Speaker John Boehner’s plans to have the House file a lawsuit challenging President Obama’s refusals to enforce federal laws has elicited predictable derision in liberal and media circles (which overlap on a Venn diagram).
Prominent Democrats rushed to heap scorn. Former Clinton aide Paul Begala was typical, labeling Boehner’s suit “nutty” and “frivolous.” But Begala frets this “political puppet show” might succeed with “activist” GOP Supreme Court justices.
Not to worry, says Senate Democratic leader Harry Reid. Affecting his faux folksy persona, Reid took the floor to proclaim “Judge Judy would throw this case out in half a second.” Reid probably knows no more about Judge Judy than he does about constitutional law.
On a more elevated plane, liberal legal academia is confident the case will fail for lack of standing. “Standing” means having a sufficiently concrete interest to bring a lawsuit. This has a constitutional dimension in federal courts, since judicial power under the Constitution is confined to actual “cases” and “controversies” (as opposed to disputes whose resolution has no monetary or other substantive impact on the disputants).
Thus, Harvard constitutional law professor Laurence Tribe says the suit involves no “harm to the House as an institution.” He adds that courts would also refuse to decide it under the “political question” doctrine, by which the judiciary leaves to the political branches (the executive and legislative) fights that judges are ill-equipped to referee.
As a one-time student of Tribe’s—so were Obama and Chief Justice Roberts, who may have somewhat larger roles here!—I’m not so sure. Tribe embraces some convoluted constitutional interpretative approaches (his adjectives would be “complex” and “nuanced”), under which the Constitution almost always ends up meaning whatever coincides with his reliably liberal political convictions.
More to the immediate point, Tribe himself wasn’t so sure just a week before expressing the views just summarized. Here’s what he said then:
“The House as an institution may well have standing to challenge at least some of the president’s unilateral suspensions and revisions of statutory deadlines and specific mandates in the Affordable Care Act and other congressional legislation, including legislation governing deportations. It’s not an open-and-shut case, but the House would have at least a plausible basis for claiming standing.”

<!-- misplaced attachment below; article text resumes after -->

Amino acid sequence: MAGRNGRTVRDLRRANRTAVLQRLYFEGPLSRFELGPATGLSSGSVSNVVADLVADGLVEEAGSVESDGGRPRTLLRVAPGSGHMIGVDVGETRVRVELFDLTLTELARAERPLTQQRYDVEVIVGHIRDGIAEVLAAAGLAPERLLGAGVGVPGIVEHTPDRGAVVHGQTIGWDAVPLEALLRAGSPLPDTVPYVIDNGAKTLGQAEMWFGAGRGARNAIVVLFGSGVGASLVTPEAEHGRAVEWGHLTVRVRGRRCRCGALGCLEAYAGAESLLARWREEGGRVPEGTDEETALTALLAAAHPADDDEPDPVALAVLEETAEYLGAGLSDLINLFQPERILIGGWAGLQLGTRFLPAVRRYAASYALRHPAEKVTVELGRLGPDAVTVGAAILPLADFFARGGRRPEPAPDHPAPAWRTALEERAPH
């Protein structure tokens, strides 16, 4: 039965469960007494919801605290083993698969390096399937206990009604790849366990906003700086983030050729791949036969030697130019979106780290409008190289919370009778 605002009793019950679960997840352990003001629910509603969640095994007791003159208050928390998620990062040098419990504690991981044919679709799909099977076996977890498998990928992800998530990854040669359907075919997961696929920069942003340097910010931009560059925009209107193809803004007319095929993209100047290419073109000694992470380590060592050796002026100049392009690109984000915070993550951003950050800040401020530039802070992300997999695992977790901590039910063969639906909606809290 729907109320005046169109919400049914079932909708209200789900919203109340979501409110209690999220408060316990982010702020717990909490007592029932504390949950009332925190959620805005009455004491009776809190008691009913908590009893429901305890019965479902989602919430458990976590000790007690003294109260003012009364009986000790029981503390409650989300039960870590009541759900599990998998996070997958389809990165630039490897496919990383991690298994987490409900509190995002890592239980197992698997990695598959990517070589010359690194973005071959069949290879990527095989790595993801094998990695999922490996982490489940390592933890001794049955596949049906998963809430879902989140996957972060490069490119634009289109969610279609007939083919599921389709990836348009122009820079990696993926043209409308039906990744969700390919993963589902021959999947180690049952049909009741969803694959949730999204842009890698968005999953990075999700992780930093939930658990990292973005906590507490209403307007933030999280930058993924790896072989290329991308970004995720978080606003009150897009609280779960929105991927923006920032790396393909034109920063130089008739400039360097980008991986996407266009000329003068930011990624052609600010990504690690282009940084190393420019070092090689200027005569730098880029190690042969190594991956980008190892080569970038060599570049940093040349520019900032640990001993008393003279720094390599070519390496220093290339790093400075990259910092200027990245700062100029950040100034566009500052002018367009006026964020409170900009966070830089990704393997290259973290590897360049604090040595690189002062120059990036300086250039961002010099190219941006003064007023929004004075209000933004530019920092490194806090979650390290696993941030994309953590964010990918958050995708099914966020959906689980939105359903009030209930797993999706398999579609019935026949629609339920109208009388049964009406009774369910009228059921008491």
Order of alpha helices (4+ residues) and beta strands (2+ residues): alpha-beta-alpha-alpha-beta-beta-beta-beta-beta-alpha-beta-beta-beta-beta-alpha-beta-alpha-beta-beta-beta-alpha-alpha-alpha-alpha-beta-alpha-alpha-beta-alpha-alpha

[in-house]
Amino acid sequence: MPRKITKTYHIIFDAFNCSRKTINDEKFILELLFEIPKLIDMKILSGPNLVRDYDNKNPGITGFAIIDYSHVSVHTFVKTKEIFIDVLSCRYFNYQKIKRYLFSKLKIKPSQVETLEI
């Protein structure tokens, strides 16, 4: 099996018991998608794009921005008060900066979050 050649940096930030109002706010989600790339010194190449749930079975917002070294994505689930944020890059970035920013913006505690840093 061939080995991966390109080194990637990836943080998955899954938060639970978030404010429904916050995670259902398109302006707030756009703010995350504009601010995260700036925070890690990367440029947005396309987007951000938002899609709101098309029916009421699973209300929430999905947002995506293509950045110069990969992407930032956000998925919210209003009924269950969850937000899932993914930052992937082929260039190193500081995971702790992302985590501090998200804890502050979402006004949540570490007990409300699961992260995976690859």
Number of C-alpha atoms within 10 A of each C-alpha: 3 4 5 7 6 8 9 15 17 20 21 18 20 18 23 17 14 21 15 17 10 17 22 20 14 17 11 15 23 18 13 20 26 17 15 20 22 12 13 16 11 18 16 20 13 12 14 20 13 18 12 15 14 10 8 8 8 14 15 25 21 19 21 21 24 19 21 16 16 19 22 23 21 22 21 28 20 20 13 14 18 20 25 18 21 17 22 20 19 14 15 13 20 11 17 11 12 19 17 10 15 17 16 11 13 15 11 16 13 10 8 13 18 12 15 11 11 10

Well put, professor. None of us can be sure how courts will sort this out. But here are things we can know:
1. Folks calling Boehner’s suit absurd also called it silly to challenge Commerce Clause power to pass Obamacare. The Supreme Court ruled otherwise, upholding the insurance mandate only as a “tax”—which the president and Democrats had denied.
2. The president has precipitated the current confrontation by refusing to enforce laws he took an oath faithfully to execute. This includes countless unilateral rewrites of Obamacare. His insistence on going it alone is such that he promises to veto legislation enacting the very changes he has unlawfully made.
3. We are headed toward a constitutional crisis, which will come into sharper focus if Republicans win the Senate.
The Constitution provides an avenue to redress presidential refusal to execute the law. It’s called impeachment. No one, other than people like Sarah Palin, wants to go there. Not Boehner. Not this author. Not most Republicans, or most Americans.
Boehner’s suit might provide an alternative, far less disruptive way, to address and defuse a growing crisis of Obama’s own making.•
Rusthoven, an Indianapolis attorney and graduate of Harvard College and Harvard Law School, was associate counsel to President Reagan. Send comments on this column to firstname.lastname@example.org.